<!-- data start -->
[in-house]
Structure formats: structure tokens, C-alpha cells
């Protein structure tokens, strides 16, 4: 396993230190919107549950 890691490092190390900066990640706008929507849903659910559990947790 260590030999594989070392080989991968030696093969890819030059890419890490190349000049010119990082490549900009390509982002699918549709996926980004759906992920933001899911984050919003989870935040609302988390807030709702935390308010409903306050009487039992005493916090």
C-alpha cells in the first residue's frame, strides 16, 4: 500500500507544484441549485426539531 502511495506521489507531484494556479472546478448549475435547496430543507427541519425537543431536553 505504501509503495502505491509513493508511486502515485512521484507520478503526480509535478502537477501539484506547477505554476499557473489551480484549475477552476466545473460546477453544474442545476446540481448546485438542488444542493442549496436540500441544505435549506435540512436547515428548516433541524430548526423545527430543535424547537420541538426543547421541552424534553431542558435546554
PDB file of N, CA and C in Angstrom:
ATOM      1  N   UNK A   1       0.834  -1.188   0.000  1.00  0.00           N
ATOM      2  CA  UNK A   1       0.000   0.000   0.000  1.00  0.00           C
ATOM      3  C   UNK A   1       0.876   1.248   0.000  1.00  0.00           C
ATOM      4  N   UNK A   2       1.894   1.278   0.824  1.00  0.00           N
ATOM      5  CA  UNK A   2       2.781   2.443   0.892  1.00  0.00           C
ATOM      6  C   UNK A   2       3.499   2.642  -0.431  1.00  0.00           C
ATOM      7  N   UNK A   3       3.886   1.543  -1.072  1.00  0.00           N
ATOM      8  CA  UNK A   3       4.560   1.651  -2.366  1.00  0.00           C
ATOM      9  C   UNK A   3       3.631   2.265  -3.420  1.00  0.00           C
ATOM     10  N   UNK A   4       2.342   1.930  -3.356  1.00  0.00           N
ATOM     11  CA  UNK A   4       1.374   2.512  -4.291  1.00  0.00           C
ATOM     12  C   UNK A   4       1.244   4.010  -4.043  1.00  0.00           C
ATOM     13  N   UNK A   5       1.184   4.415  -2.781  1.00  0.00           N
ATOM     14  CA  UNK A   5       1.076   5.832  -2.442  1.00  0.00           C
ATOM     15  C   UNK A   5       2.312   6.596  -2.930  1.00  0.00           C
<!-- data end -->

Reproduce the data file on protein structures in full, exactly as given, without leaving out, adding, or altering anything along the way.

[in-house]
Structure formats: structure tokens, C-alpha cells
């Protein structure tokens, strides 16, 4: 396993230190919107549950 890691490092190390900066990640706008929507849903659910559990947790 260590030999594989070392080989991968030696093969890819030059890419890490190349000049010119990082490549900009390509982002699918549709996926980004759906992920933001899911984050919003989870935040609302988390807030709702935390308010409903306050009487039992005493916090």
C-alpha cells in the first residue's frame, strides 16, 4: 500500500507544484441549485426539531 502511495506521489507531484494556479472546478448549475435547496430543507427541519425537543431536553 505504501509503495502505491509513493508511486502515485512521484507520478503526480509535478502537477501539484506547477505554476499557473489551480484549475477552476466545473460546477453544474442545476446540481448546485438542488444542493442549496436540500441544505435549506435540512436547515428548516433541524430548526423545527430543535424547537420541538426543547421541552424534553431542558435546554
PDB file of N, CA and C in Angstrom:
ATOM      1  N   UNK A   1       0.834  -1.188   0.000  1.00  0.00           N
ATOM      2  CA  UNK A   1       0.000   0.000   0.000  1.00  0.00           C
ATOM      3  C   UNK A   1       0.876   1.248   0.000  1.00  0.00           C
ATOM      4  N   UNK A   2       1.894   1.278   0.824  1.00  0.00           N
ATOM      5  CA  UNK A   2       2.781   2.443   0.892  1.00  0.00           C
ATOM      6  C   UNK A   2       3.499   2.642  -0.431  1.00  0.00           C
ATOM      7  N   UNK A   3       3.886   1.543  -1.072  1.00  0.00           N
ATOM      8  CA  UNK A   3       4.560   1.651  -2.366  1.00  0.00           C
ATOM      9  C   UNK A   3       3.631   2.265  -3.420  1.00  0.00           C
ATOM     10  N   UNK A   4       2.342   1.930  -3.356  1.00  0.00           N
ATOM     11  CA  UNK A   4       1.374   2.512  -4.291  1.00  0.00           C
ATOM     12  C   UNK A   4       1.244   4.010  -4.043  1.00  0.00           C
ATOM     13  N   UNK A   5       1.184   4.415  -2.781  1.00  0.00           N
ATOM     14  CA  UNK A   5       1.076   5.832  -2.442  1.00  0.00           C
ATOM     15  C   UNK A   5       2.312   6.596  -2.930  1.00  0.00           C